Also, our was a hodgepdoge of chocolate.  There were a few ounces of German chocolate thrown in there, some Ghirardelli dark chocolate chips and a few ounces of Baker's unsweetened.  And it all came together beautiful.  For the crumb crust, I had to use more butter and next time I won't pulverize the gingersnaps (homemade by my momma, of course) as finely.  Maybe that'll help with the crumbliness.

1 2/3 c. gingersnap cookie crumbs
l/4 c. melted butter (I had to use more)

12 oz. bittersweet chocolate, chopped
1 c. heavy whipping cream
2 large egg yolks (save the whites for meringues!  yum)
1 large egg
1/4 c. granulated sugar
1 Tbsp. flour
1/8 tsp. fine ground black pepper
Large pinch of kosher salt
1/2 tsp. cinnamon

Preheat oven to 325°F.  Chop and whir gingersnap cookies in food processor until you have enough.  Add melted butter and pulse a few times until mixture comes together.  Press into 9-inch tart pan with removable bottom.  Firmly press onto bottom and up sides of pan, using a coffee cup or straight-walled measuring cup to help form the sides.  Place on rimmed baking sheet.

In medium sauce pan over low heat, combine chocolate and cream.  Whisk until chocolate has melted and mixture is smooth, remove from heat.  In separate bowl, whisk remaining ingredients thoroughly.  In small batches, gradually mix in chocolate and cream mixture into egg mixture, beating well after each addition so chocolate filling is well blended and smooth.  Pour filling (trying not to steal too many taste tries...) into prepared crust.

Bake tart in 325 degree oven until filling puffs slight at the edges and the center is softly set, about 30-32 minutes.  Remove from oven and let cool on wire rack.  After 20 minutes, remove tart pan gently, as the crust will be very crumbly.  Allow tart to completely cool.  Slice and enjoy!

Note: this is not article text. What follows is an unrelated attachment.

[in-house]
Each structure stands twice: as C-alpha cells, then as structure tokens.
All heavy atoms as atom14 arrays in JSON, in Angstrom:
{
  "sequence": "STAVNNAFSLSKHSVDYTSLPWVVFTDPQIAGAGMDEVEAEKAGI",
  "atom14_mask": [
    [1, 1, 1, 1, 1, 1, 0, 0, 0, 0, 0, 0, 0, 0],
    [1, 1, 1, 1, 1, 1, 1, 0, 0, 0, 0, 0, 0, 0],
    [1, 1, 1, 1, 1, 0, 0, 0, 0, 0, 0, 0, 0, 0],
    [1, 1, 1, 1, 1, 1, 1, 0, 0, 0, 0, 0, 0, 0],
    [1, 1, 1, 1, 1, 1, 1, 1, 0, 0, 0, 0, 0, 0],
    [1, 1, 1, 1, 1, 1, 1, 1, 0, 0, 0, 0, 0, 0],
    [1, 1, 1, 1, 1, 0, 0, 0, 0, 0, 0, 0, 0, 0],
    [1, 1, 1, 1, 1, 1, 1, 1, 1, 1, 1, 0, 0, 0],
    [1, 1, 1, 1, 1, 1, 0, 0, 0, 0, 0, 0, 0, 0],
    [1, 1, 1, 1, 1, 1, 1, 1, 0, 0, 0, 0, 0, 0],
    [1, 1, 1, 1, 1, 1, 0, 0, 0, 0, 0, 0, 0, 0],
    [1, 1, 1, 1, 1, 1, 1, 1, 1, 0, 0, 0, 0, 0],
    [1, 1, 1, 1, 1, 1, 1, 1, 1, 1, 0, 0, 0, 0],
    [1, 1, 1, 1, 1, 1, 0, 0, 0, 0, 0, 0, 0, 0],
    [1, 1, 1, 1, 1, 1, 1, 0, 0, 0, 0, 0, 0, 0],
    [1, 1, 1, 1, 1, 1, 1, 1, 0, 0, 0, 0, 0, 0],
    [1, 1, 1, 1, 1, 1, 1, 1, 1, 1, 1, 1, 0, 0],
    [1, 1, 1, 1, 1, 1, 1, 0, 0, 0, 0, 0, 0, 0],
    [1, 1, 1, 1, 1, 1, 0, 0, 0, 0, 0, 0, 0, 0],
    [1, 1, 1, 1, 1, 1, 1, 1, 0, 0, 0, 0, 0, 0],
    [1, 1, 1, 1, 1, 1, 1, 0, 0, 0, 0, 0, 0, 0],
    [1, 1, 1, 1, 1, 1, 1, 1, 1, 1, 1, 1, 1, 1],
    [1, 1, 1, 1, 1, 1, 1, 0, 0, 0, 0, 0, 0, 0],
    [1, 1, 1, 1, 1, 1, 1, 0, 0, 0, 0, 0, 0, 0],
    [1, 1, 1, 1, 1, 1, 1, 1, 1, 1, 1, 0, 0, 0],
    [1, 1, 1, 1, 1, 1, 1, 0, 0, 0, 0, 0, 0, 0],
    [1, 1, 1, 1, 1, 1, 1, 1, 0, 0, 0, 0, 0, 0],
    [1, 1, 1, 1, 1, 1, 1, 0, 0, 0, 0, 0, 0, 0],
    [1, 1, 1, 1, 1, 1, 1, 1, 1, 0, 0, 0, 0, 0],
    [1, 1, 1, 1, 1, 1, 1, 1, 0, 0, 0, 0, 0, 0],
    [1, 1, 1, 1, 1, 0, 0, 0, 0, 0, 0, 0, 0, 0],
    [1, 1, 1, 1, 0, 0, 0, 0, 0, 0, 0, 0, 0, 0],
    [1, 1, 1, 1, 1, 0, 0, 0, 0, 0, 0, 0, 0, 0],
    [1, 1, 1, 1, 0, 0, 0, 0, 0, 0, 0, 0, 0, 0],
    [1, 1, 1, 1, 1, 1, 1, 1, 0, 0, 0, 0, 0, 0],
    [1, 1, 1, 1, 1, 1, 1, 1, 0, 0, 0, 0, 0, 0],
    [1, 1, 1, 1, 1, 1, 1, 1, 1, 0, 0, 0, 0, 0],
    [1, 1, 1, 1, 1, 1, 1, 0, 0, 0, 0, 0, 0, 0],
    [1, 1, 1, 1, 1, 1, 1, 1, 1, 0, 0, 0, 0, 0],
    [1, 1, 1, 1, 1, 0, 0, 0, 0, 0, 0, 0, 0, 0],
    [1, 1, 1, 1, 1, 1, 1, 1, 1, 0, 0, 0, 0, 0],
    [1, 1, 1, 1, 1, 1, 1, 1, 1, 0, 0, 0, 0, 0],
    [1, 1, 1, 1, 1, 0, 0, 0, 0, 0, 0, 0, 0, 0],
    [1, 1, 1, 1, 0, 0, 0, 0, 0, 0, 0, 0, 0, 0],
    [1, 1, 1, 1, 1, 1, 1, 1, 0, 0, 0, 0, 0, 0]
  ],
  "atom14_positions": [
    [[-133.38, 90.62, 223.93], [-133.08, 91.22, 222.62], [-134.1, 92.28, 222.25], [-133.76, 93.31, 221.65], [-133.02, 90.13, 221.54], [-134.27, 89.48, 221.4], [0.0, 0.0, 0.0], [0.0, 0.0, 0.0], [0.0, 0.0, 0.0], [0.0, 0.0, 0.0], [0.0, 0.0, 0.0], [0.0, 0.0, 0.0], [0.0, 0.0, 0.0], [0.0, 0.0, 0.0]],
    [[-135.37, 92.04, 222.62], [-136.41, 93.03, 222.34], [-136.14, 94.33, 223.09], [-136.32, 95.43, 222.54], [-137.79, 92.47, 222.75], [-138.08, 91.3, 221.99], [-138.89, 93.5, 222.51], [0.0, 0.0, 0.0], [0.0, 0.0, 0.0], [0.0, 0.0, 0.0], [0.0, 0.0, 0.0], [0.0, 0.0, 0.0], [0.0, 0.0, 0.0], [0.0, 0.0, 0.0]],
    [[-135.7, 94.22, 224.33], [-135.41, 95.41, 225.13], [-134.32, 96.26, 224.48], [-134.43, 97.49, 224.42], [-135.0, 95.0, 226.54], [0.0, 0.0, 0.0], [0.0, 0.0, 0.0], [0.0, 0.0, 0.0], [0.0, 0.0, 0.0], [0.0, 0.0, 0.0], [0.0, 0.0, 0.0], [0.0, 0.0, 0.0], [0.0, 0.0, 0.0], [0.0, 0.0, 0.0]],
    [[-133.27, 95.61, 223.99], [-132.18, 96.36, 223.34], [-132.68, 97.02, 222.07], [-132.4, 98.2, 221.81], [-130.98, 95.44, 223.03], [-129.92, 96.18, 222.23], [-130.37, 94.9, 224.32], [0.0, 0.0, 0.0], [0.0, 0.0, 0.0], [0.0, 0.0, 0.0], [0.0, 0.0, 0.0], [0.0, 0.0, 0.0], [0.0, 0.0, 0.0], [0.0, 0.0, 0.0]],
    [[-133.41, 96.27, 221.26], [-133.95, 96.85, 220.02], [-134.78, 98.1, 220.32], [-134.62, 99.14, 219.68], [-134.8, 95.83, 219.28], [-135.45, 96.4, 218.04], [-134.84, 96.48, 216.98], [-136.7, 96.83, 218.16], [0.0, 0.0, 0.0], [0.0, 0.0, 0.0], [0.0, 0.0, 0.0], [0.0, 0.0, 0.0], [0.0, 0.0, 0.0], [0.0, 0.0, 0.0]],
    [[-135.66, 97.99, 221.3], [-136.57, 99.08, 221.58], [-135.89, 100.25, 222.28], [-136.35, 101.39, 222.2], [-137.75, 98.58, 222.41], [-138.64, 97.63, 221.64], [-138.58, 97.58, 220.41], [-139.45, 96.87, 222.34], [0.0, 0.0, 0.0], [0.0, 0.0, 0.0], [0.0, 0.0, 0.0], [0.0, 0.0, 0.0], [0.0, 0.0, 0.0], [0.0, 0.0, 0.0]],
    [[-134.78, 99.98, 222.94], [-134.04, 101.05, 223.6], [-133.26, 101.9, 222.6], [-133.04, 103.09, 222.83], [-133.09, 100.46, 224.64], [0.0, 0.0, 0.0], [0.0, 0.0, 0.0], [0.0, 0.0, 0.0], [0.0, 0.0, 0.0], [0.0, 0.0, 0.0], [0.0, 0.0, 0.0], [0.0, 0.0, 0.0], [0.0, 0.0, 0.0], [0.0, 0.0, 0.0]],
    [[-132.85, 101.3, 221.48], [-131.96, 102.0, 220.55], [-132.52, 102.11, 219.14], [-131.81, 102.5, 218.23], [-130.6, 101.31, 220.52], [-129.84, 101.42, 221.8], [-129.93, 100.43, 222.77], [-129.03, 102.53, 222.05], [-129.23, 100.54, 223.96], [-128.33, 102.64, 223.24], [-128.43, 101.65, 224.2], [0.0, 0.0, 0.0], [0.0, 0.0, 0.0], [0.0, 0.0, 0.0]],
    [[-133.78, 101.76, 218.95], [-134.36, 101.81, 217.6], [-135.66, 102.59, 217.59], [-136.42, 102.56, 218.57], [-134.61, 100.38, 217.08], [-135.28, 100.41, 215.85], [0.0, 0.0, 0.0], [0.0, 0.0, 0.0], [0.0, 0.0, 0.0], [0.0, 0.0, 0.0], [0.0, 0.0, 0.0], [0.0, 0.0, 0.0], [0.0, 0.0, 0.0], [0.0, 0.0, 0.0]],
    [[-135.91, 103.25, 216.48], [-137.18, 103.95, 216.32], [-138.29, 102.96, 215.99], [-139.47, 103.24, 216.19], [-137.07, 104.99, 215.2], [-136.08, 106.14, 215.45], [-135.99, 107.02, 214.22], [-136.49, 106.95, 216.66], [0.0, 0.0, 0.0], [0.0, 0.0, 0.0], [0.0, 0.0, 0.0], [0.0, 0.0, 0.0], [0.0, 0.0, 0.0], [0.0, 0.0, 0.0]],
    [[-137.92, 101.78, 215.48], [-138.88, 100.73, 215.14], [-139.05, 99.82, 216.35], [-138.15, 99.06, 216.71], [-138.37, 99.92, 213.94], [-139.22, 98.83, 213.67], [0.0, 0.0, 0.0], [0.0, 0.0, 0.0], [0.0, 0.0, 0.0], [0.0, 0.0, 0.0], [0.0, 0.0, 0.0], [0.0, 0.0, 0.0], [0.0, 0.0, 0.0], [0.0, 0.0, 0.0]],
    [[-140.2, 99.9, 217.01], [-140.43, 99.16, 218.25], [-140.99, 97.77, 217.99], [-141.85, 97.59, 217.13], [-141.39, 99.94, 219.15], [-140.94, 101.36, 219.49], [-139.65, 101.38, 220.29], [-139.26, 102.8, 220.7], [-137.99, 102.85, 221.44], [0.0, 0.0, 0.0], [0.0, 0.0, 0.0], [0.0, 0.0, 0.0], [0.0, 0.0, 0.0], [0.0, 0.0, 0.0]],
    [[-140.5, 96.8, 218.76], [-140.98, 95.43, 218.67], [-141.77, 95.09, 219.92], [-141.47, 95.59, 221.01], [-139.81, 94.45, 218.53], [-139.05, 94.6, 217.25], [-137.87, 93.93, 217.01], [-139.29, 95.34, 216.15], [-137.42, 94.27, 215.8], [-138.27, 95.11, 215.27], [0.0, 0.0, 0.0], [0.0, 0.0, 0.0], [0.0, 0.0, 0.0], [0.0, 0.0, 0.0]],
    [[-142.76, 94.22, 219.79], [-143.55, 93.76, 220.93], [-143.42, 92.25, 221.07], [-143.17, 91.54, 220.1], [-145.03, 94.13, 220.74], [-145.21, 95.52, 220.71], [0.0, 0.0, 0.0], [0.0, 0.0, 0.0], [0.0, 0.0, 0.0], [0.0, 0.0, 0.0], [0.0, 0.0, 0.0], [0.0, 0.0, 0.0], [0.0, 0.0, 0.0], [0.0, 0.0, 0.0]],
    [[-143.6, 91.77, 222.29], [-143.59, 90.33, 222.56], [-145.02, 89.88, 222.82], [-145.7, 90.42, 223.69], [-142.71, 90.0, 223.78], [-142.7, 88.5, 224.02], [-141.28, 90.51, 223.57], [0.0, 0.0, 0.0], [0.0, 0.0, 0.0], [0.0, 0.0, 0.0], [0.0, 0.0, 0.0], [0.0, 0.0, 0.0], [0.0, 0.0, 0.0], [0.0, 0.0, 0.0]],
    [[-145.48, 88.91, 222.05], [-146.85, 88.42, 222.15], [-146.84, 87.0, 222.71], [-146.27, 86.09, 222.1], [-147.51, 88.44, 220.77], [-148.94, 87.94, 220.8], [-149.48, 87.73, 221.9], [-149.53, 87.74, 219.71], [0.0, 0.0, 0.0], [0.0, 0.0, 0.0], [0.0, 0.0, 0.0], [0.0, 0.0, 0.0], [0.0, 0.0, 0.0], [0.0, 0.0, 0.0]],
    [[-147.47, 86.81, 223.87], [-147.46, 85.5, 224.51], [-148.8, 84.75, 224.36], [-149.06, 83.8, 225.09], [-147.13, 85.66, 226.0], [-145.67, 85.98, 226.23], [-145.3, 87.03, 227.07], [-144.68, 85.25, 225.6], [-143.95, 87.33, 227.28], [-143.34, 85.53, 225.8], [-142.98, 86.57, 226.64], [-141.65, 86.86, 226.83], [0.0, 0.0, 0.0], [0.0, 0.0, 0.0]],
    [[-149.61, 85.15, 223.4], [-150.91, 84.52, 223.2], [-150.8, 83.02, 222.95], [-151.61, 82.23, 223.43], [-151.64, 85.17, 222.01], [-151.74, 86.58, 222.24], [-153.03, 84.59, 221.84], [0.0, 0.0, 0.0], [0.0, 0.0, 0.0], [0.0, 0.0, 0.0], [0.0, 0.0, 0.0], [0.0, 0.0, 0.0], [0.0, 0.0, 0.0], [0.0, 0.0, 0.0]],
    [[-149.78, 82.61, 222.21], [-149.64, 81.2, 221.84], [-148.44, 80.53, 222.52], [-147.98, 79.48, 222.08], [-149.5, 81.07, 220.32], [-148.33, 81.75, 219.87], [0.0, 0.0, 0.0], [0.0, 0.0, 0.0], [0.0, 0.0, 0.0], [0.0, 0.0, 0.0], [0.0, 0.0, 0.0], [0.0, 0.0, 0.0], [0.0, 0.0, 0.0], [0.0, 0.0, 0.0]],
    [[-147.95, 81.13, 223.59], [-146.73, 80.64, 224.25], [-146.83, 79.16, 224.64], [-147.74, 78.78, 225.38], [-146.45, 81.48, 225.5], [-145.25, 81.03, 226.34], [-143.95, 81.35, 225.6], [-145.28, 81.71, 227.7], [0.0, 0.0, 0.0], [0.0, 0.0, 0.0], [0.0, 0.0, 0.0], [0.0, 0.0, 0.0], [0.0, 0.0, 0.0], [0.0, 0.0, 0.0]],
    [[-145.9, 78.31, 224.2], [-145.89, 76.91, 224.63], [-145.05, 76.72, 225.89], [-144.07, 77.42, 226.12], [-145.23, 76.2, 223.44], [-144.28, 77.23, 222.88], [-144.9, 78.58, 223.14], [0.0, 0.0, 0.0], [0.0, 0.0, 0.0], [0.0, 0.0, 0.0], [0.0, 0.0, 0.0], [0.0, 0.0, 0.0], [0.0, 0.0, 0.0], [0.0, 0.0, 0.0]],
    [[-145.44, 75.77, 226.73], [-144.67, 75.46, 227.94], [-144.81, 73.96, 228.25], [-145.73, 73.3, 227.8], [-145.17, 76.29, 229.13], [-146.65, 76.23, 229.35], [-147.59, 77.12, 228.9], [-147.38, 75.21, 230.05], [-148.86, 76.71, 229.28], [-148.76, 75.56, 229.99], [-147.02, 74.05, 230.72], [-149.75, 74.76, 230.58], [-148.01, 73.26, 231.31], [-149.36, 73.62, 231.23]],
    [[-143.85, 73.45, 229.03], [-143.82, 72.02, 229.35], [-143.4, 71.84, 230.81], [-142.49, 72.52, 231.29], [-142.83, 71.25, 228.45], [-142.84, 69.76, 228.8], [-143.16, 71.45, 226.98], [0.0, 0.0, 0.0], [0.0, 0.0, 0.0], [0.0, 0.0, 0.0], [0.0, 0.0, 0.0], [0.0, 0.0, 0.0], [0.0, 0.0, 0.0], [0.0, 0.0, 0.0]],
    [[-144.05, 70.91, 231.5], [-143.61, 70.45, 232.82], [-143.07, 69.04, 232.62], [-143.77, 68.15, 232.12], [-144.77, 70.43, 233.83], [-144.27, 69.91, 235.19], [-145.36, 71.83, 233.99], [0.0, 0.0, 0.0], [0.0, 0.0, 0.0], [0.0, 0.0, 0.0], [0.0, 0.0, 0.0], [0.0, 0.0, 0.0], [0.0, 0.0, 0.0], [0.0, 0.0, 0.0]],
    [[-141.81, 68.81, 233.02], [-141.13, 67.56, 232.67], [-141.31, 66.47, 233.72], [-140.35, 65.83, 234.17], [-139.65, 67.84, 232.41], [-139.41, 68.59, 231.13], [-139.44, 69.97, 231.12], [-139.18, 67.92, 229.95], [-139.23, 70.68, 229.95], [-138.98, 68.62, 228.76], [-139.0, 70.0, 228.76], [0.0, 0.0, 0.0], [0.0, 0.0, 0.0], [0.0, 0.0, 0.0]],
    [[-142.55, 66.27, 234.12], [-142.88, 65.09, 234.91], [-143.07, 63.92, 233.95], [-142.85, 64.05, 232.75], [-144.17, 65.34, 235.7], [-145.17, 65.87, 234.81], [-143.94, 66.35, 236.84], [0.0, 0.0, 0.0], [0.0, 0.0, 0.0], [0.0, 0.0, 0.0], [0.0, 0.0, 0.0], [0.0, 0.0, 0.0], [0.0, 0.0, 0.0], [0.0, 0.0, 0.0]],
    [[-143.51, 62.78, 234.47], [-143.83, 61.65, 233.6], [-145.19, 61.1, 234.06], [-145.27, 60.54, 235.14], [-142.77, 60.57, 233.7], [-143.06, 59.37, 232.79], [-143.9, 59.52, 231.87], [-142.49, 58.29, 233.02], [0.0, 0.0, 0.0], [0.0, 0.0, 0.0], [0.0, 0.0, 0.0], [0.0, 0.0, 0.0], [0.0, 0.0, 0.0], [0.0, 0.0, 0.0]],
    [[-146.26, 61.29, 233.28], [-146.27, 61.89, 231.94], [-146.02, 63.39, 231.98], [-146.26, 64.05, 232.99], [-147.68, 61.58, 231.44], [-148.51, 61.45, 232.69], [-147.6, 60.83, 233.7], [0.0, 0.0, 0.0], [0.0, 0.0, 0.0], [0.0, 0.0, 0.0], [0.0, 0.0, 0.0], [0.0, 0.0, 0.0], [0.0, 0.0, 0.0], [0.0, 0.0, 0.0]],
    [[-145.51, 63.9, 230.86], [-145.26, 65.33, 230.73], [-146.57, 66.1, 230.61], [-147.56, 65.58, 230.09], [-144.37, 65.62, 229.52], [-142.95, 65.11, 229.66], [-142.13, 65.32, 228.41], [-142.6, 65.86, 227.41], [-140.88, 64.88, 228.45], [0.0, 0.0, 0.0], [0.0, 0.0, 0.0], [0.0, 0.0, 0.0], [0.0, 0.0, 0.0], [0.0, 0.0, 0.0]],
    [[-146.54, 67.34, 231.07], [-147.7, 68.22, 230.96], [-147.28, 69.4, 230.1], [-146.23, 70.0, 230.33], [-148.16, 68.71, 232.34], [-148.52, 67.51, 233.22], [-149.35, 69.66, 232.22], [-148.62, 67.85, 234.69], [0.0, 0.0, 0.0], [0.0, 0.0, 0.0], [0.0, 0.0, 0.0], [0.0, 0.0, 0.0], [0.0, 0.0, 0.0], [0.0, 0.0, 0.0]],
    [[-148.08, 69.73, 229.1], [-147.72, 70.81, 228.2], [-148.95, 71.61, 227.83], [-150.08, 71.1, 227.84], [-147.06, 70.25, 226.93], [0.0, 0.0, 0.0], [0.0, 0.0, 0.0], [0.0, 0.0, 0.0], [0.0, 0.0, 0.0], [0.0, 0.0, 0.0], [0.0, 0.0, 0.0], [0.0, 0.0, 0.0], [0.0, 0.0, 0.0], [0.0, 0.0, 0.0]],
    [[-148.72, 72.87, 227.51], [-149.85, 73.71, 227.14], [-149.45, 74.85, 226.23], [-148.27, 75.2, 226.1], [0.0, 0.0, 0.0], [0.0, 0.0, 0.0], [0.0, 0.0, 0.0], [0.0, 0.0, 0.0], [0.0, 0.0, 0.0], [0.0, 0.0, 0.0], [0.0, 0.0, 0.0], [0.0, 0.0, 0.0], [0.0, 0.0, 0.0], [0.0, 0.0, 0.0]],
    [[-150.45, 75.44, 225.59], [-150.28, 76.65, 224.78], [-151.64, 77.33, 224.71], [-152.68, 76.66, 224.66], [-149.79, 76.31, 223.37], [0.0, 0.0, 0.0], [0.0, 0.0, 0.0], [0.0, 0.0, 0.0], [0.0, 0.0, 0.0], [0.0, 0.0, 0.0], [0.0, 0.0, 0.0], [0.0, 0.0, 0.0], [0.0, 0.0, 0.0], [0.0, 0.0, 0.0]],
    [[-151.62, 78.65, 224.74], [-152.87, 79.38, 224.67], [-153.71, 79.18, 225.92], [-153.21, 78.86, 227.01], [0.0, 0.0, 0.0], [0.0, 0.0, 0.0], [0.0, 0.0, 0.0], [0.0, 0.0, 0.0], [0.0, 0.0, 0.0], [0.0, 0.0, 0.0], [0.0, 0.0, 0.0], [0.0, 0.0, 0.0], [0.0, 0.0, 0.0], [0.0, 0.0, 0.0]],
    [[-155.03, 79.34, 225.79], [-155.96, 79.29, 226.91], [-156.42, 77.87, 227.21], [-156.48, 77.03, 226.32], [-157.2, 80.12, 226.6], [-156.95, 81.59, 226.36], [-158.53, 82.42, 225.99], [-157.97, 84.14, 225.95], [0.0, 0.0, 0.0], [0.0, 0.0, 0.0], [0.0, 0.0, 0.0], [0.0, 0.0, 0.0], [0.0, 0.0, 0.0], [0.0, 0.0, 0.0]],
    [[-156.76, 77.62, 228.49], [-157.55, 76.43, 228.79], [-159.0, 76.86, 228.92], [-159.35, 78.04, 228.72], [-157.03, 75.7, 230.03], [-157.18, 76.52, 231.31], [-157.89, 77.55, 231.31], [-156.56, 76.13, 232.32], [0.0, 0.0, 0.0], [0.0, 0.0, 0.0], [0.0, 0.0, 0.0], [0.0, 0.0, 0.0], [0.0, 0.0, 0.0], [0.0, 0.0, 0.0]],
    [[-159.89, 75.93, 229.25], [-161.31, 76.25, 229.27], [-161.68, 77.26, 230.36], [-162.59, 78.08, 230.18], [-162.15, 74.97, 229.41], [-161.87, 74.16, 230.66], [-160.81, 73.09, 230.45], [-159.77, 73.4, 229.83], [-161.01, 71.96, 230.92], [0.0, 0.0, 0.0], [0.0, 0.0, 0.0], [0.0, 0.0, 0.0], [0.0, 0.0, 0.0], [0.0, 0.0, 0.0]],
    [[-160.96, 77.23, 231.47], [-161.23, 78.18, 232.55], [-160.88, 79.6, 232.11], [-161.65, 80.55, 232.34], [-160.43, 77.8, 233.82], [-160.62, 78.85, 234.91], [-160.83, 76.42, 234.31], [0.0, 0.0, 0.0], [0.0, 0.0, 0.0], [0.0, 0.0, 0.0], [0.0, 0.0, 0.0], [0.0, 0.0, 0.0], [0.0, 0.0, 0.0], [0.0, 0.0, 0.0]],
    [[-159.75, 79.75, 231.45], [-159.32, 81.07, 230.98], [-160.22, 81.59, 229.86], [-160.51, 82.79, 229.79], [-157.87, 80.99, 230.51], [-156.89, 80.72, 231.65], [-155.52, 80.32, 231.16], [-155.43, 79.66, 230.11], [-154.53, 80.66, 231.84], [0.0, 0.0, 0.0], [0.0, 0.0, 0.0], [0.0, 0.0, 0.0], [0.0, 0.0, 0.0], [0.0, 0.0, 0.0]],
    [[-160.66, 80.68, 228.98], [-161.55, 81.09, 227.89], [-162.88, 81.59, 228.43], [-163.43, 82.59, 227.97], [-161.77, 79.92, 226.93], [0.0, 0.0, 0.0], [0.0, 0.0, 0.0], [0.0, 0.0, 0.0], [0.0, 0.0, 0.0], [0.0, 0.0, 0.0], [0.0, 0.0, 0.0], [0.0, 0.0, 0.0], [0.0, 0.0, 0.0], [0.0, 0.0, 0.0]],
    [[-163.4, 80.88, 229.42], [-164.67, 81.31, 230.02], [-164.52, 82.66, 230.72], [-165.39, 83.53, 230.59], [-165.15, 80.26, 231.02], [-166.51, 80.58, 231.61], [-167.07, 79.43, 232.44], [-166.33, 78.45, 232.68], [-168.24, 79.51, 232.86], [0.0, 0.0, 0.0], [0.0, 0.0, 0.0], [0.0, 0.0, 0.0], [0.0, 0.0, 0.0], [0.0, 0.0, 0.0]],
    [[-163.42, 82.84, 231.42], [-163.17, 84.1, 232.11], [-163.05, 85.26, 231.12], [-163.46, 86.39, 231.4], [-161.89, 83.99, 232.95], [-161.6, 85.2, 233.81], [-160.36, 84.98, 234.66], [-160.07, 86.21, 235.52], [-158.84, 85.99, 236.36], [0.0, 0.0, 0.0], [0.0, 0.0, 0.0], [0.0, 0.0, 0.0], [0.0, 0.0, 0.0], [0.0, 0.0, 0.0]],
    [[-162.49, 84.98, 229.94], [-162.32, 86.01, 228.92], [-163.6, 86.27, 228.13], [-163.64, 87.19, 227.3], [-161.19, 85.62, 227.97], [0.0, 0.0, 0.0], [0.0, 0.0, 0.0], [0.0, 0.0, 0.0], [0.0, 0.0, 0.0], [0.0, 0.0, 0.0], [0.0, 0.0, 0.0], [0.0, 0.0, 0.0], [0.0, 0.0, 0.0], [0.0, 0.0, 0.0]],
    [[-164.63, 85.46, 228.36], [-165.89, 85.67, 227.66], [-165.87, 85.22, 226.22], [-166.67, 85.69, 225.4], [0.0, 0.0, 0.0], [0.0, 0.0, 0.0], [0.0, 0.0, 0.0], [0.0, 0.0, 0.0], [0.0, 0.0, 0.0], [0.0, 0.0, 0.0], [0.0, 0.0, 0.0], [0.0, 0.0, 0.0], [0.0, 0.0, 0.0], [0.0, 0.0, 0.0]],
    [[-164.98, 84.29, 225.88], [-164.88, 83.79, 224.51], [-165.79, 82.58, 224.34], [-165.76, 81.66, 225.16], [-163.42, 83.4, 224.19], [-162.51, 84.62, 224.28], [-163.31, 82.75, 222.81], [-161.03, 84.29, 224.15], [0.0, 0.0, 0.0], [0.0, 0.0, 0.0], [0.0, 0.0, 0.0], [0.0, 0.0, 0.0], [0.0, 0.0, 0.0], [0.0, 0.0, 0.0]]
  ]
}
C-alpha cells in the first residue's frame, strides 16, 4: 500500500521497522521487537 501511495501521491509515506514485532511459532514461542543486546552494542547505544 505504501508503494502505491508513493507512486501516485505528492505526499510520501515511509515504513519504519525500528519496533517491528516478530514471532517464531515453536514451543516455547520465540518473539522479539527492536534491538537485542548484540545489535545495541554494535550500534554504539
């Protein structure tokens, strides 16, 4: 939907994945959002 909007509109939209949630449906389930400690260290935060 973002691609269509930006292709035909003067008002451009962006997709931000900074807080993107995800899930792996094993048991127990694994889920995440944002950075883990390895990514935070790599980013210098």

Tuesday, December 27, 2011

Lemony Slice-and-Bake

Recently, my problem has not been lack of creativity nor an unwillingness to shop and try new recipes.  Rather, it has been the very fast and very unexplainable disappearance of time.  Well that and a dash of laziness.  I actually have several recipes ready to go, pictures and all, but not the time to type them all out.

Between an international long weekend trip, Christmas with the family, moving apartments yet again (fingers crossed, this is the last time!) and a big New Year's Eve party to go to, blogging unfortunately has taken a back seat.  But at least once a week is what I promised you all back in the beginning, and that is what I am going to do.  Thank God for the holidays, otherwise we could be in real trouble here.  Please just excuse me that I'm a little behind on the times, and you're getting Christmas cookies two days after Christmas.  But what else are New  Year's Eve Parties for??